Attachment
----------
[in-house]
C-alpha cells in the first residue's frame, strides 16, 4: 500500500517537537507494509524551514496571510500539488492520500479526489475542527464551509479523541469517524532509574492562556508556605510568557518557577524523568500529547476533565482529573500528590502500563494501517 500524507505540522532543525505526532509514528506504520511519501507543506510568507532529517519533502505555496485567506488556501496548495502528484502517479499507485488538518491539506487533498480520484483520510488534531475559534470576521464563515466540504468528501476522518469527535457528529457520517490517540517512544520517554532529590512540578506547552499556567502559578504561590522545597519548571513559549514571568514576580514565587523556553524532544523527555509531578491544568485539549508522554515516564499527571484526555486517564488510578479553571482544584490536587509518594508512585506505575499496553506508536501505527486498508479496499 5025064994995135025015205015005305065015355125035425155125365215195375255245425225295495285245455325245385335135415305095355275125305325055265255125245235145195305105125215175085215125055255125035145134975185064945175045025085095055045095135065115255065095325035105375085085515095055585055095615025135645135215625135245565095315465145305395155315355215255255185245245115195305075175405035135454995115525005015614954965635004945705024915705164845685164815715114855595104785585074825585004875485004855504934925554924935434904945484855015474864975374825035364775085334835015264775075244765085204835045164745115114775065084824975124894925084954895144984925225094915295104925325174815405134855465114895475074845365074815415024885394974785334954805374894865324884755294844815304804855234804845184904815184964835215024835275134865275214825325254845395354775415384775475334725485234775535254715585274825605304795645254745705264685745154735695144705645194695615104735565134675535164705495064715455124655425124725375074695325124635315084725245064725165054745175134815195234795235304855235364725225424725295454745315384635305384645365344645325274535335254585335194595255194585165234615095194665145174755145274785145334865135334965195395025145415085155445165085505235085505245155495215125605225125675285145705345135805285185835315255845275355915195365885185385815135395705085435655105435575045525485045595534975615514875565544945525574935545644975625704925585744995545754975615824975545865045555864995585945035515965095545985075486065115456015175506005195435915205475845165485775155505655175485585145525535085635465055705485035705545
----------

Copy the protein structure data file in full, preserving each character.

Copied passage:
[in-house]
C-alpha cells in the first residue's frame, strides 16, 4: 500500500517537537507494509524551514496571510500539488492520500479526489475542527464551509479523541469517524532509574492562556508556605510568557518557577524523568500529547476533565482529573500528590502500563494501517 500524507505540522532543525505526532509514528506504520511519501507543506510568507532529517519533502505555496485567506488556501496548495502528484502517479499507485488538518491539506487533498480520484483520510488534531475559534470576521464563515466540504468528501476522518469527535457528529457520517490517540517512544520517554532529590512540578506547552499556567502559578504561590522545597519548571513559549514571568514576580514565587523556553524532544523527555509531578491544568485539549508522554515516564499527571484526555486517564488510578479553571482544584490536587509518594508512585506505575499496553506508536501505527486498508479496499 5025064994995135025015205015005305065015355125035425155125365215195375255245425225295495285245455325245385335135415305095355275125305325055265255125245235145195305105125215175085215125055255125035145134975185064945175045025085095055045095135065115255065095325035105375085085515095055585055095615025135645135215625135245565095315465145305395155315355215255255185245245115195305075175405035135454995115525005015614954965635004945705024915705164845685164815715114855595104785585074825585004875485004855504934925554924935434904945484855015474864975374825035364775085334835015264775075244765085204835045164745115114775065084824975124894925084954895144984925225094915295104925325174815405134855465114895475074845365074815415024885394974785334954805374894865324884755294844815304804855234804845184904815184964835215024835275134865275214825325254845395354775415384775475334725485234775535254715585274825605304795645254745705264685745154735695144705645194695615104735565134675535164705495064715455124655425124725375074695325124635315084725245064725165054745175134815195234795235304855235364725225424725295454745315384635305384645365344645325274535335254585335194595255194585165234615095194665145174755145274785145334865135334965195395025145415085155445165085505235085505245155495215125605225125675285145705345135805285185835315255845275355915195365885185385815135395705085435655105435575045525485045595534975615514875565544945525574935545644975625704925585744995545754975615824975545865045555864995585945035515965095545985075486065115456015175506005195435915205475845165485775155505655175485585145525535085635465055705485035705545